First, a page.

Many numismatists with a sense of satisfaction recall the old days, when doing coin collecting, they could buy coin albums in almost any store in the country, which over time filled with new and new copies. As for the present, it is quite difficult to buy really good coin albums. This is due to the fact that in stores more and more fakes appear that quickly deteriorate and tear. In general, coin collectors believe that the best albums for coins are albums in which at least two hundred coins are placed, since, firstly, it saves the problem of storing such albums, and secondly, it saves money that can be spent on same purchase of coins. In addition, the album should be of high quality, be durable and have a beautiful appearance, so that each time you use or view it, you should feel additional joy and spiritual satisfaction. Continue reading
Banknotes and paper money (VIII-XX century)
The history of paper money is just as exciting and varied as the history of metallic money. At the beginning of the history of paper money, there were two forms of banknotes – a receipt and a promissory note.
The receipt was issued as a certificate that a specific amount of metallic money is in the banker’s custody. Over time, the receipt has become possible to transfer to another person. Later, the receipt acquired the form of a banknote, which documented the client’s right to receive the amount in the form of coins indicated on the banknote at any time. Over time, the debt receipt turned into public money, which, as a rule, could not be received in the form of coins, but which had to be accepted for payment by all public funds. In addition, there are still temporary paper money issued to compensate for the shortage of coins. Continue reading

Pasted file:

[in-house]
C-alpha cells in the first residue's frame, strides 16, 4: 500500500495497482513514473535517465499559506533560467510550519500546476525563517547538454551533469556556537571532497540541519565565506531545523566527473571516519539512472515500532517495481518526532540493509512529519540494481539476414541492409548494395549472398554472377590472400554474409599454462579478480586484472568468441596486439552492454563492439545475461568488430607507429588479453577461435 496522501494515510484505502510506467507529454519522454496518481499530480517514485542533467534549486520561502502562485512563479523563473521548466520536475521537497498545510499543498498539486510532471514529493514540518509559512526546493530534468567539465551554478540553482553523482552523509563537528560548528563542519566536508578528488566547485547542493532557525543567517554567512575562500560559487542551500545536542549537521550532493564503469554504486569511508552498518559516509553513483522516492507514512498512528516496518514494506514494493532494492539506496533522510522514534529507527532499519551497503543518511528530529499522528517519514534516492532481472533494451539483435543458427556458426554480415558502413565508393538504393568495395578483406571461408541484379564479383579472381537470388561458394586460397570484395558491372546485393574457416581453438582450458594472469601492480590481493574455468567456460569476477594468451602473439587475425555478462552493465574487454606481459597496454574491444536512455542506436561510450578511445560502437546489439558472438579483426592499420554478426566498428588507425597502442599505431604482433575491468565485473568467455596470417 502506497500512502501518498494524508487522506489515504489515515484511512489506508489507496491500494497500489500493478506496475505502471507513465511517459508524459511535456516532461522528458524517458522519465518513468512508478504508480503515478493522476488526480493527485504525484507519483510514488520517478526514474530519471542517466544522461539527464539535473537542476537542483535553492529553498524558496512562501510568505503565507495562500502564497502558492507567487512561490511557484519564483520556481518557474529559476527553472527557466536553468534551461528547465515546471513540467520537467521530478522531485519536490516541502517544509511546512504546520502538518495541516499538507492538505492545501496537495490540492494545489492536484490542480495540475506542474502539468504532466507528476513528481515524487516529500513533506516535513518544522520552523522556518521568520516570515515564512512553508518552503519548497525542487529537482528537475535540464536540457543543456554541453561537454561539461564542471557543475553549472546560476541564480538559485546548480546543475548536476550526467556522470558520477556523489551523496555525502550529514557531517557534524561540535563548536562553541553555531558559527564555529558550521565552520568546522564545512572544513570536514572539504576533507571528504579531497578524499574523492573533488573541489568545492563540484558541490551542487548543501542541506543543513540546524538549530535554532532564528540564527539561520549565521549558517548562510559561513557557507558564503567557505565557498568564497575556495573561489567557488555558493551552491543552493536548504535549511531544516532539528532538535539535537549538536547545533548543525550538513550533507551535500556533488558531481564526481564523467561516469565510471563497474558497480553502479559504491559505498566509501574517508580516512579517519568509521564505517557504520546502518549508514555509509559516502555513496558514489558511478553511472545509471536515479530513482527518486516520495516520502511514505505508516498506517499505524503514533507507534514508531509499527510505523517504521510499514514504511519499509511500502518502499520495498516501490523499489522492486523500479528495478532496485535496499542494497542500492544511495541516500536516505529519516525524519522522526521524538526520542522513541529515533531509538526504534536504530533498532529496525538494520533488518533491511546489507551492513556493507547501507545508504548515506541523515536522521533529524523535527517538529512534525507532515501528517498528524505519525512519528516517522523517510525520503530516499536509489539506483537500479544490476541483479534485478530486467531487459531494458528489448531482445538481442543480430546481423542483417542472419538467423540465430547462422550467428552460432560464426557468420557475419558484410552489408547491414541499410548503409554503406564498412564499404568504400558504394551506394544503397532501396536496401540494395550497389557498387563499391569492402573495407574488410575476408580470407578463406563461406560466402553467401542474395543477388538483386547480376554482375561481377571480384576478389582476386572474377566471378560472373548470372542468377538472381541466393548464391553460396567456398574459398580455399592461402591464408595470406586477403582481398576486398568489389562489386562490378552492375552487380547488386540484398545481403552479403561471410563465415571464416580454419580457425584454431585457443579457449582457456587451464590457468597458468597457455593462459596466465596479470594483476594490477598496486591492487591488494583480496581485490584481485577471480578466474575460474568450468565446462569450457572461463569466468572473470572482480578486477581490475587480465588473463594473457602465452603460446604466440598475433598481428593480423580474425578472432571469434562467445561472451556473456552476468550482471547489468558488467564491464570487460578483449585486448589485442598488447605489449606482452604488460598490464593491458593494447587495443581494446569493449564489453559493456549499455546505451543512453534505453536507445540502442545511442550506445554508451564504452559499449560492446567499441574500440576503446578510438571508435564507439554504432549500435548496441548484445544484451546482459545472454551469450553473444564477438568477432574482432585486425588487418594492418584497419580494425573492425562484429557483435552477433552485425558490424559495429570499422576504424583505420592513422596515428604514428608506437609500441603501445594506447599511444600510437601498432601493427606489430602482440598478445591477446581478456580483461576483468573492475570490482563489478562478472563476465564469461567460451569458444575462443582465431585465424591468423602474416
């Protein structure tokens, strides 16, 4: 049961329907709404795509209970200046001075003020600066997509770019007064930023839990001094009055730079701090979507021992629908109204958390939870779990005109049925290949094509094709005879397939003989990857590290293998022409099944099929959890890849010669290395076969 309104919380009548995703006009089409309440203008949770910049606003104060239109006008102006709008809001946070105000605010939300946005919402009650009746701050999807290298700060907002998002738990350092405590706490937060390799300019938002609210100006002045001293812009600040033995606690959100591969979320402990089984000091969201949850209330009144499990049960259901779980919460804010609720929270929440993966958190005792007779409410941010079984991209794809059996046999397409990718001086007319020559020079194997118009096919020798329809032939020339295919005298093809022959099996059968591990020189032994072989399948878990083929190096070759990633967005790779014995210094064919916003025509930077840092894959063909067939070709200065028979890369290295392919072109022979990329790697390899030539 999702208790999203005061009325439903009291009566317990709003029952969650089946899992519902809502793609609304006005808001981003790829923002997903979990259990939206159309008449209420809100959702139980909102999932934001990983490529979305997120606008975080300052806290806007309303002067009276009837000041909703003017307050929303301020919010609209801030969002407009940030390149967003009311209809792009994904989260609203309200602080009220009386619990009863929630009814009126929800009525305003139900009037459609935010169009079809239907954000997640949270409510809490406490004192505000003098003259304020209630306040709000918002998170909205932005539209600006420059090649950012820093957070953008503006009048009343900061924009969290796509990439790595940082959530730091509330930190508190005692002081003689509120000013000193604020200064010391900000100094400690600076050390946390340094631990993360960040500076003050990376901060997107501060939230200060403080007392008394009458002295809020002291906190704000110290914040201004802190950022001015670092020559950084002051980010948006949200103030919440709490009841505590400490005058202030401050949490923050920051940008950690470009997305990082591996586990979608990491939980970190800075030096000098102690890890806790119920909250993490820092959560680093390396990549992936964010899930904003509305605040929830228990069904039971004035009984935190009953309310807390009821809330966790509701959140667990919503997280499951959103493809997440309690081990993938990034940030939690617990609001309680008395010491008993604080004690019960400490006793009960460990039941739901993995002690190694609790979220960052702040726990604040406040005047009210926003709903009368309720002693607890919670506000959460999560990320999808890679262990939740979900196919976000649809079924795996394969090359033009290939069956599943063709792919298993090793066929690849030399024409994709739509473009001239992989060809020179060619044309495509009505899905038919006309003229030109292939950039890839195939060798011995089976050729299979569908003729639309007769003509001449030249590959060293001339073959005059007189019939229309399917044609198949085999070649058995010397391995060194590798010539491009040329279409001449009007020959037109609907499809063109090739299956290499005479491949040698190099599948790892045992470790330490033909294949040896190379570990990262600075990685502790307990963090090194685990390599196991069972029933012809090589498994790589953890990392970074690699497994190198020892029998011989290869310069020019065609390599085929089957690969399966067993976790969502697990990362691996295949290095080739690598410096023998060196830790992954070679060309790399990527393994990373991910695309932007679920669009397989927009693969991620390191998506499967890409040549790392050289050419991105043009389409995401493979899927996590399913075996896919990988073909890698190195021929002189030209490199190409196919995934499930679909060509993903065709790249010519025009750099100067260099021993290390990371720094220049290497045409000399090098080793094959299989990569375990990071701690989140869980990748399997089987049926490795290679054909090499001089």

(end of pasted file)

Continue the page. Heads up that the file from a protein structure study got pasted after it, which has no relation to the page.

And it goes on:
German coins since 1871 – from Reichsmark to Euro
With the adoption of the constitution of the German Empire on April 16, 1871, responsibility for the currency of the empire passed from individual federal states to the government of the empire. Thus, it became possible to carry out long-overdue reforms on the establishment of a single system of sizes, types and weight of coins, the embodiment of which was the Reichsmark.
A mark (equal to 1/3 of a thaler in the north of Germany and 35 kreutzers in southern Germany) with a decimal division was adopted as a single nominal unit. One brand became equal to 100 pfennigam. Silver and gold coins were issued. Continue reading